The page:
Tuesday, June 11, 2024

Hot Hero Sandwich — Scene-by-Scene: Episode 1

by G. Jack Urso

Hot Hero Sandwich Episode 1

Interviews: Erik Estrada, Bruce (Caitlin) Jenner, Olivia Newton-John, Donna Pescow McLean Stevenson and Hal Linden in conversation with Dr. Tom Cottle.

Musical Guests: Sister Sledge, The Hot Hero Band.

Themes: Dating, divorce, family, friends, and school.


1.2: Sketch: Nicknames — The Hot Hero gang wants to know what Jarett Smithwrick character’s nickname is, and it’s a long one!

1.4: Sketch: Nightmare High Excuse of the Week with L. Michael Craig.


1.8: Music Segment “I’m Only Sleeping.” Set to the Beatles song of the same name, Nan-Lynn goes about her morning routine to get ready for school only to find out its Saturday! [Note: Hot Hero Sandwich had a one-time only use of the Beatles original version of “I’m Only Sleeping” for the actual broadcast. Here it has been replaced by an instrumental version to avoid a copyright violation.]


1.13: Sketch: Hot Hero Café Segment — The gang tries to comfort Mark (Matt McCoy) whose parents are getting divorced.


1.15: Sketch: Embarrassing Parents — Vicky Dawson’s character is easily embarrassed by her parents (played by Andrew Duncan and Claudette Sutherland) only to find out they have a lot in common with her new boyfriend (played by Paul O'Keefe).

1.17: Sketch: T-Shirt Dating with Vicky Dawson and L. Michael Craig.

1.18: Sketch: Phone Friends Segment – The Party, Part I: Nan-Lynn Nelson, Vicky Dawson and Saundra McLean. Nan-Lynn’s character tries to impress her wealthier classmate played by Vicky Dawson and get invited to the big party.

1.19: Sketch: Phone Friends Segment – The Party, Part II:  Nan-Lynn Nelson, and Denny Dillon. Nan-Lynn has to break her planned Friday night movie with Denny’s character so Nan-Lynn can go to the party being thrown by Vicky Dawson’s character.

1.21: Phone Friends Segment – The Party, Part III: Phone Friends segment with Adam Ross, Nan-Lynn Nelson, and Denny Dillon. Nan-Lynn’s character wants Denny Dillon’s character to go with her to the big party.


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Tuesday, June 4, 2024

Early Experiments in Computer-Generated Imagery (1957 – 1975)

by G. Jack Urso
Left: John Whitney Sr.'s computer animation set-up during his artist residency at IBM Labs.
Right: Screenshots of some of Whitney’s work. (AWN.com)
Computer animation pioneer John Whitney Sr. may be little-known outside industry circles, but his work set the very foundation for Computer-Generated Imagery (CGI). Establishing his company Motion Graphics Incorporated in 1960, Whitney initially used mechanical analog computers for his work (and of his own design) before moving on to its digital cousins in the 1970s. Assisted in his work by his sons Mark, John, and Michael, and his brother, James, John Whitney Sr.’s work is one of the evolutionary starting points in CGI history. His son John Jr., worked on the effects in Westworld (1973) and Futureworld (1976), and, through his company Digital Productions, with Tron (1982) and The Last Starfighter (1984).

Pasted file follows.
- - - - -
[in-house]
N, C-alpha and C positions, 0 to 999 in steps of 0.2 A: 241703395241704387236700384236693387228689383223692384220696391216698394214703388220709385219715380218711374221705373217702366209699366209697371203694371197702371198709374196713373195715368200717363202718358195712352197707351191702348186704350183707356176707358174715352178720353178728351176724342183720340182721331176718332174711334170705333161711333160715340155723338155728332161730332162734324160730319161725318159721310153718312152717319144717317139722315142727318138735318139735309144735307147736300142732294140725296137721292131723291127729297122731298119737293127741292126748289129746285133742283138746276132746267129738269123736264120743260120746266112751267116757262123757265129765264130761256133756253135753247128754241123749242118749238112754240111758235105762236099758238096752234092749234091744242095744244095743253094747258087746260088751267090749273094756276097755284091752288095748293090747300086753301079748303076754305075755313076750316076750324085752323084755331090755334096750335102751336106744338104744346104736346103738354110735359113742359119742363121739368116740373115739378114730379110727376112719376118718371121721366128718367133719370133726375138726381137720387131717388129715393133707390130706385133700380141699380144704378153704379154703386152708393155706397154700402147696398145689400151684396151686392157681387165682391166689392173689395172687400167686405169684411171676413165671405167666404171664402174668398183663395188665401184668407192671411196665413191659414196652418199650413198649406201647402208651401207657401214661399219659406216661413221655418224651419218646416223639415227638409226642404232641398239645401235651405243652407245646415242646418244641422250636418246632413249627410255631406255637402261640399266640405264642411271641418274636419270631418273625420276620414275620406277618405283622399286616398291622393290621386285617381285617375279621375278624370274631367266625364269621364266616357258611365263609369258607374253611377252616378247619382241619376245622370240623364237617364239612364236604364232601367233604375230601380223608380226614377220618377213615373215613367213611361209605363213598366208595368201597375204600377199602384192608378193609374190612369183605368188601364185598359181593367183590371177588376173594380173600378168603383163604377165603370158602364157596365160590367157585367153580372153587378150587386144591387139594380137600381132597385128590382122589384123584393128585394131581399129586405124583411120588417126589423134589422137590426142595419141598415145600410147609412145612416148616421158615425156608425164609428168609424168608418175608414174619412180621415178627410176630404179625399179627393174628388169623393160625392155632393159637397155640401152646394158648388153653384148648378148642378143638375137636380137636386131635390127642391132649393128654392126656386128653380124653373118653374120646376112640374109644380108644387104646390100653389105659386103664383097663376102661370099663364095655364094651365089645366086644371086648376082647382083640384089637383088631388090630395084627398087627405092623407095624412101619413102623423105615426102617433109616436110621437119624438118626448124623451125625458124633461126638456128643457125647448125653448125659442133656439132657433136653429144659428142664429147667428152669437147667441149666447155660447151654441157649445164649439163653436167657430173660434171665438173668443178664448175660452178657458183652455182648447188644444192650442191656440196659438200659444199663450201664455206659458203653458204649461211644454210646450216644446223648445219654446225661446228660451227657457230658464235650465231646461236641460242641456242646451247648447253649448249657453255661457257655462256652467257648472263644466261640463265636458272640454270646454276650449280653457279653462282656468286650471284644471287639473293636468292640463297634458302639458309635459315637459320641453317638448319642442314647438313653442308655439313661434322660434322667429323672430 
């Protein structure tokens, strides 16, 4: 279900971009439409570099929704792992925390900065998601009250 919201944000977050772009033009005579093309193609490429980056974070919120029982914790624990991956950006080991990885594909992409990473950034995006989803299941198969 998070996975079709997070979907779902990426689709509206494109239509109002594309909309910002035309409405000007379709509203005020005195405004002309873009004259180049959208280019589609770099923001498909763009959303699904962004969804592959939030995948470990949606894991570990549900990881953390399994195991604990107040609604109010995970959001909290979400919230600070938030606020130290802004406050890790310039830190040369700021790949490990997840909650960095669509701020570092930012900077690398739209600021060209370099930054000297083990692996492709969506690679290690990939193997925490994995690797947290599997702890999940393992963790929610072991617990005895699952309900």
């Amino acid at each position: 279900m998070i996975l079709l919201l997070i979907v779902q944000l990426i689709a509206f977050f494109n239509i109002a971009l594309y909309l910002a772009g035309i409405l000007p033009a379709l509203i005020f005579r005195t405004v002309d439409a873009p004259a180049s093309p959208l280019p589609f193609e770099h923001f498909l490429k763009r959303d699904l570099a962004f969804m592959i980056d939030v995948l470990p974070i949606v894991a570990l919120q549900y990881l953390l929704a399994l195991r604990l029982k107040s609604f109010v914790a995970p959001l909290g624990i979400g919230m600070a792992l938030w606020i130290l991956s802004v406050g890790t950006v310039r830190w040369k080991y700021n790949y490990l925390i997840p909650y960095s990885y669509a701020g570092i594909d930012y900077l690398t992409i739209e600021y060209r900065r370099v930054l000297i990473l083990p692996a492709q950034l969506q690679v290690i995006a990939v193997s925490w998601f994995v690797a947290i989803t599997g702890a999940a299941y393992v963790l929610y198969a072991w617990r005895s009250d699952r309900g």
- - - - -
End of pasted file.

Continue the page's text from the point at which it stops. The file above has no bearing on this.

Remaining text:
The Whitney Collection, comprising the Whitney’s early work, is part of The Academy Film Archive. Below are seven short films by John Whitney Sr., and his sons John Jr., and Michael, and brother Jame's, which provide examples of their work. These works include Catalog (1961), Binary Bit Patterns (1969), Permutations (1969), Matrix (1970), Matrix III (1971), and Arabesque (1975). Also included is a short film by his brother James Whitney, Yanta (1957).

Whitney Sr. referred to his work as “visual music” and long-time computer users will recognize similarities in the designs to screensavers and visualizations available with many computer-based music players, like Microsoft Windows Media Player.

Experiments in Motion Graphics (1968) discusses the computer programming, film techniques, and philosophy behind the process and is a good starting point. The other short films combine movement and music to create mesmerizing psychedelic patterns evocative of the countercultural light shows accompanying rock music performances of the era. In a short segment from the documentary Computers: Challenging Man's Supremacy (1976), John Whitney Sr. further discusses the techniques he uses in the animation he creates.

John Whitney Sr. also developed the slit-scan photography process, which was used in the opening credits of Alfred Hitchcock's film Vertigo (1958) and later modified by Douglas Trumball for use in the stargate sequence in Stanley Kubrick's 2001: A Space Odyssey (1968). 

The animated films by John Whitney Sr. and his sons and brother in this collection run from 1957 through 1975. These films, as well as the interviews, noted above, are provided below from the Aeolus 13 Umbra YouTube channel.

Yantra (1957)

By James Whitney. Yantra is the Sanskrit word for "holy machine." The film was created by creating dot patterns with a pin on thousands of 5x7 cards over a five-year period. With the control of early analog computer technology, the card’s images were assembled in a variety of positions and angles. 

Catalog (1961)

By John Whitney Sr. This is a demo reel for Whitney’s company Motion Graphics, formed in 1960.